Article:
Tertulia, vol. 50
Hola. This is Barbara, your curator of cultural news from and about Spanish-speaking cultures. This week I have three discoveries which I would like to share with you. All these three topics have one thing in common. We can share them and preserve their cultural heritage thanks to technology. Let us visit Colombia, Venezuela and Spain virtually to see how this works.
Vallenatos for social change
As you may know, the vallenato is a popular music genre from Colombia’s Caribbean coast. It is part of UNESCO’s list of Intangible Cultural Heritage. Gabriel García Márquez made the genre known to a larger European audience by comparing his world-famous novel «Cien años de soledad» to the musical rhythms and narrative structure of vallenato: «Cien años de soledad es un vallenato de 350 páginas» (I don’t know where and when he said/wrote it, but it is all over the internet 😉). Just like García Márquez wrote novels to spread Colombian stories, the Vallenato musicians traditionally used their voices and instruments to spread their news when moving from one place to the other. The genre originated from farmers who travelled through the region to find green pastures for their cattle or to sell them. Vallenato was often performed with three core instruments, a small drum (caja) that was brought to Colombian music by African slaves, the indigenous guacharaca, mimicking the sound of the bird of the same name, and the accordion, originating in Europe.
Singer-songwriter Carlos Vives brushed up the original songs from the countryside to make them more popular for the zonas rosas of the cities and audiences of a higher social status.
Since the vallenato was originally a music genre of the lower rural classes, it is no surprise that many vallenato stories deal with the social conflicts of the country. Recently, Jaime Bonte from Cartagena published an interesting thread on the platform formerly known as Twitter. It consists of a list of 10 important vallenatos that deal with the political and social problems of the country. The thread includes songs about poverty, discrimination or the pervasive violence interpreted by musicians like the Zuleta brothers, Diomedes Díaz, Jorge Oñate, and Shely Marín, daughter of the famous composer of vallenatos, Hernando Marín. The thread, including links to all songs on YouTube, starts with this tweet. What’s your favourite vallenato from this list?
A new Wikipedia for the Wayuu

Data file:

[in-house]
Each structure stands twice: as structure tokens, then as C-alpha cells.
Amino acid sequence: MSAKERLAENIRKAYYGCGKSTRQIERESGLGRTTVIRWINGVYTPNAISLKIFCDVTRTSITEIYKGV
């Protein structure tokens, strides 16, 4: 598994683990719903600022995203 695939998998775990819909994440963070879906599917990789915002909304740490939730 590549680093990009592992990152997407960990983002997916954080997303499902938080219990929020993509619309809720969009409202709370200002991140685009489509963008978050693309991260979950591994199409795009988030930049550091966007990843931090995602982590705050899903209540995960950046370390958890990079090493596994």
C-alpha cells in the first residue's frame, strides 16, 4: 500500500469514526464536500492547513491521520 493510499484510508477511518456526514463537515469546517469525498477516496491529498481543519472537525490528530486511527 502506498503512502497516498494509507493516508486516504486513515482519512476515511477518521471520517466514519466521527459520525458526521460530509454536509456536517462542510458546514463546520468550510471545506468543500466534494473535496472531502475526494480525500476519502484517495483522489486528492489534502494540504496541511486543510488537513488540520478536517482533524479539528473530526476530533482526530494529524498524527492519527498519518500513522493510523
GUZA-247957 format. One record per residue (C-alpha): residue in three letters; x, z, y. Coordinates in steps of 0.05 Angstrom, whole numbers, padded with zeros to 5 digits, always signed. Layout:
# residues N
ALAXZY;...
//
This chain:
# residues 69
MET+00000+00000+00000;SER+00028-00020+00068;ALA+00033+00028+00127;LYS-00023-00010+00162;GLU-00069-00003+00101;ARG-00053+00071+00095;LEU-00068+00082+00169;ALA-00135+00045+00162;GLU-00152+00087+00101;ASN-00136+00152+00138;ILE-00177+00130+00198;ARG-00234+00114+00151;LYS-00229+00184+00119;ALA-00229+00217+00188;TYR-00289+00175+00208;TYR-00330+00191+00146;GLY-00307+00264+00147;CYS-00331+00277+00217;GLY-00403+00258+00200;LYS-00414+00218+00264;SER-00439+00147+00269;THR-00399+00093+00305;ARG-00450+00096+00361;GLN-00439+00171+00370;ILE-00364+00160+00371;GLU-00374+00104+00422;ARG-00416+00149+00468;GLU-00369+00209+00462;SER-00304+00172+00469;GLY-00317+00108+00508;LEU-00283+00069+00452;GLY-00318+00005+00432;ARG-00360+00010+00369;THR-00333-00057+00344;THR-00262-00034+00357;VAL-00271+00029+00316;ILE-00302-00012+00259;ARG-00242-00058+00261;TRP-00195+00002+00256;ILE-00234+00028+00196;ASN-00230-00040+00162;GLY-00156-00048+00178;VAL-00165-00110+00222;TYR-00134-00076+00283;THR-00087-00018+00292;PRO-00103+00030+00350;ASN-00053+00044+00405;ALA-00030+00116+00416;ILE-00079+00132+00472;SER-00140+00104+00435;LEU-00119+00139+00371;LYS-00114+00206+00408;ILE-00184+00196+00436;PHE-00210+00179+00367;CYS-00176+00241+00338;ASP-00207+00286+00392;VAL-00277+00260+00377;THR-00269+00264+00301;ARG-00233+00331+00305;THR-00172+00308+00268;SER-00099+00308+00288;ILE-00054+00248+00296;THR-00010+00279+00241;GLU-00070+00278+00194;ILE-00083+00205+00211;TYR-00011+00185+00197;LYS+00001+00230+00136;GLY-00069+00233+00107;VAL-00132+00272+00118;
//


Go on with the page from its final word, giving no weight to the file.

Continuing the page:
One of the songs mentioned in Jaime Bonte’s tweet thread is called «Yo soy el Indio» (composer Romualdo Brito). Even though today the title might not seem politically correct, it is sincerely meant as a tribute to the indigenous people who live in the Guajira region, the Wayuu who have been abandoned by the state and suffer from a lack of social safety. Indeed, the social situation of the Wayuu in Colombia and Venezuela (they live on both sides of the border) remains precarious. The department of Guajira, where most Wayuu live, is the poorest in Colombia. Around 400,000 people speak the Wayuu language (Wayuunaiki). It is the most widely spoken indigenous language in Colombia. An increasing number of young Wayuu also speak Spanish and find that using their language excludes them from social life. But the Wayuu are determined to preserve their language. Wikipedia is helping them preserve it by having accepted a Wikipedia project in Wayuunaiki. The project was started by a student at the University of Zulia. The community's goal is to use the project as a repository of Wayuu knowledge and traditions.
A virtual visit to the exhibit «The Golden Age of Jewish culture of al-Andalus»
With the help of technology, we can now easily relocate in time and place: With the collaboration of the Network of Spanish Jewish Quarters (Red de Juderías en España), the centre Sefarad-Israel has organised a new exhibition at its Madrid offices, which documents the daily life of the Jews of the Iberian Peninsula from the 10th to the 13th centuries. The exhibition will last until March 2024. So, keep this recommendation for your next Madrid visit. Even if you don’t have a chance to go to the Spanish capital in the next months, José Martínez, professor at the University of Granada and curator of the exhibition, can virtually guide us through the different rooms of this exhibition.
This is all for this week. Please, feel free to share these cultural snippets with other interested people. I look forward to hearing your comments and suggestions. ¡Hasta la próxima!